Author: Adam Wilson
- Features & Specifications
- Test Setup & Benchmarking Procedure
- Testing - Suites
- Testing - Demos
- Testing - Full Games
- Testing - Frame Latency
- Final Thoughts
Testing – Full Games
Here we are, then! Real-world, real performance, reliable information on how the inno3d Black Series GTX 680 is going to perform. Whenever I read hardware reviews, this is my favorite section, simply because it conveys just how good (or perhaps not so) the card really is.
Remaining one of the most popular games of 2012, Battlefield 3 is both pretty and extremely fun. Online play is stellar with a multitude of game modes, DLC packs, and weapons, keeping the gameplay fresh and exhilarating at every turn.
We set the graphics preset to Ultra and benchmarked the first two minutes from the first “real” mission of the game, Operation Swordbreaker. We chose this sequence because it is constant. Battle sequences are flashy, but they’re dynamic; ever-changing battle attributes make for ever-changing benchmark results. By choosing a small constant sequence (real gameplay, though, no cutscenes!), we’re able to accurately compare graphics card performance between models.
Here is the benchmarking sequence:
Here’s the results:
Also, a second-by-second FPS graph representation, showing at what point in time the card is pushed harder:
Ahh, Metro. Metro 2033 is a first person shooter/survival horror game, based on the book of the same name by Dmitry Glukhovsky. Set in a post-nuclear Moscow, there are tons of elements to the game that can absolutely annihilate your hardware.. which is why we chose it. It is one of if not the most hardware intensive game available.. and we’re going to run everything at max.
Set to DirectX 11 settings at a 1920×1080 resolution, “Very High” quality preset, MSAA 4x, AF 16x with DOF (Depth of Field) On. We make sure PhysX is disabled in order to provide a fair playing field for AMD GPU’s.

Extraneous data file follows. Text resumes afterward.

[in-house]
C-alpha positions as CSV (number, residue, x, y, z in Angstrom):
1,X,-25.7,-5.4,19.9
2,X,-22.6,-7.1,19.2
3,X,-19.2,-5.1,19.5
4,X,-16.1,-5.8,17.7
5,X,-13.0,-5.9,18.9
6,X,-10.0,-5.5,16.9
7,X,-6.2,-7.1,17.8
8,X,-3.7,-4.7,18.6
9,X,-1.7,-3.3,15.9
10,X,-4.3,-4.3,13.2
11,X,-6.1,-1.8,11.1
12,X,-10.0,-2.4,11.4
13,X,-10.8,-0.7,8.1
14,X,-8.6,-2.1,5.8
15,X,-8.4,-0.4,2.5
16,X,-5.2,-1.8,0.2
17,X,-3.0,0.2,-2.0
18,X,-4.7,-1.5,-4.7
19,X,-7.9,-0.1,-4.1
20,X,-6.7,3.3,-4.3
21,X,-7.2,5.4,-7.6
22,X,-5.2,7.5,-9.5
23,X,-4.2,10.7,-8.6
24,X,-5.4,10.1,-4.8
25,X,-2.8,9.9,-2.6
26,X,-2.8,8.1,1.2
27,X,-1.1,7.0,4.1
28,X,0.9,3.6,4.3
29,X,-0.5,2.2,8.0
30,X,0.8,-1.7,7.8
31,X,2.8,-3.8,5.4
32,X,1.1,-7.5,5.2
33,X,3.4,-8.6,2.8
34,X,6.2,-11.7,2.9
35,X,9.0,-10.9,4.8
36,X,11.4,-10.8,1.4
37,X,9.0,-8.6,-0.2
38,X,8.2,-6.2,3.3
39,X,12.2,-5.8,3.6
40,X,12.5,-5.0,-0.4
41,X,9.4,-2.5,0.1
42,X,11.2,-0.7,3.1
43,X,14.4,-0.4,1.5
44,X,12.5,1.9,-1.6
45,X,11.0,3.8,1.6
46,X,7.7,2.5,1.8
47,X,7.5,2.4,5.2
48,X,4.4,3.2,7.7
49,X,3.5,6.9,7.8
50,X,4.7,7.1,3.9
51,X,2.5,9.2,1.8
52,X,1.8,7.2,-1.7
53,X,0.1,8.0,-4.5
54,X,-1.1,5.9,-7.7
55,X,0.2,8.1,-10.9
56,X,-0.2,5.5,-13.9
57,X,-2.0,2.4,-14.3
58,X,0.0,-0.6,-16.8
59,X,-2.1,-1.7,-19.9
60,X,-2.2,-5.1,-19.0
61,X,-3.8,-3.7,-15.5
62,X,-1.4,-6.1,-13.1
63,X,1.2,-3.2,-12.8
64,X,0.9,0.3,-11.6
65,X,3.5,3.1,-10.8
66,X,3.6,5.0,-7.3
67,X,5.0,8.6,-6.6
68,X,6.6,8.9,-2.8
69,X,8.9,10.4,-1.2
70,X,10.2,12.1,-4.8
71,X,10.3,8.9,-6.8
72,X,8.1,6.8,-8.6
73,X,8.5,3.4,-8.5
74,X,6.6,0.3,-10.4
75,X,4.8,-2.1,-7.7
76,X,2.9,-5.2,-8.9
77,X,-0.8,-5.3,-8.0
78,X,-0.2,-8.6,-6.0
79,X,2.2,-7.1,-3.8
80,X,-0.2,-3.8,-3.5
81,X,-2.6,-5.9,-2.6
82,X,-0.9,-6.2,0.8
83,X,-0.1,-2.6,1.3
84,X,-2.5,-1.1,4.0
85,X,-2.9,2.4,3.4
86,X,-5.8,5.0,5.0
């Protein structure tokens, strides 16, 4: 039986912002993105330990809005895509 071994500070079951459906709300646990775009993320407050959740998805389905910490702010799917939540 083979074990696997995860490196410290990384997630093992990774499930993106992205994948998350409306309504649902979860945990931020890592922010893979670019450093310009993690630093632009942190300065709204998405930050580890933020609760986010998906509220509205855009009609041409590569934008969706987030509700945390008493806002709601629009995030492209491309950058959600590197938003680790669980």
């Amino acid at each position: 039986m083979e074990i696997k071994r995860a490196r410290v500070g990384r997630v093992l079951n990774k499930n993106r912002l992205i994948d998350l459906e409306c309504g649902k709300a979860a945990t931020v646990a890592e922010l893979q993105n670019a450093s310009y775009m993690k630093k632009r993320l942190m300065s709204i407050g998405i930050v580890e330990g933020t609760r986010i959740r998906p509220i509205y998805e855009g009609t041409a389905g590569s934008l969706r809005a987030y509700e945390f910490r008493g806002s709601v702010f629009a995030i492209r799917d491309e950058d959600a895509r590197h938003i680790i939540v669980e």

We use Metro 2033’s built-in Benchmarking tool to do this for us, it keeps everything constant for fair and accurate benchmarking and graphics card comparison.
Next up is Crysis II, the successor to the hugely popular Crysis (obviously.) Crysis was an extremely hardware intensive game when it was released, demanding even for the most high-end gaming machines at the time. But then came Crysis II. Although the game itself was not as popular as its predecessor, by utilizing CryEngine 3, it pushed your hardware just as hard – if not harder – than the original game.
We used the Adrenaline Crysis 2 Benchmark Tool, which is a tool that effectively plays the game for you throughout a scene three times, keeping the run constant time and time again.
We set the quality to Ultra, at a 1920×1080 resolution, with 4x Anti-Aliasing, DX11, Edge AA, and the Hi-res texture pack enabled, and then ran the tool.
Max Payne 3
One of the newer games on our benchmarking list, Max Payne 3 is an awesome game with many top-notch assets like the innovative Bullet Time. Rockstar Games knows how to tell a story, that’s for sure, and Max Payne 3 is engaging from the offset.
We set it to use the DX11 API, with a resolution of 1920×1080, with VSync off, Textures/Water/Reflections/Shadows: Very High, Shaders: High, Tessellation: Very High, FXAA: Very High, MSAA: 8x, and Anisotropic Filtering at 16x.
Due to a lack of benchmarking feature or tool available, much like with Battlefield 3, we used FRAPS. We chose a scene in which you’re on a speedboat chasing down “the bad guys” who have someone held hostage that you’re trying to rescue. This scene is a lot of fun, but, our goals are also for consistency; as you’re unable to move except but to aim at the boats pursuing you (which always come from the same places) the scene stays consistent across multiple tests on multiple cards.
Here’s the sequence we used:
Then the results!
Finally a second-by-second FPS graph detailing where and when your hardware is pushed the most:
The Elder Scrolls V: Skyrim
The depth of Bethesda’s latest offering is staggering. A true open world, with the ability to pursue whatever quest line you wish, in whatever order you wish.. or maybe you just want to run off and kill things; you can do that too. Everything you see in Skyrim you can explore, and if you set the draw distance to maximum you can see quite a bit. So that’s what we did.. with everything else to maximum, too!
Set at the ultra preset, at a 1920×1080 resolution with Depth of Field enabled, we chose to benchmark the opening sequence. We chose this for the same reasons we chose the other scenes – consistency. As the cart always moves throughout the same terrain, with the same weather, characters and forestry, the scene is always the same. We used FRAPS for 180 seconds (3 minutes.)
Here is the scene: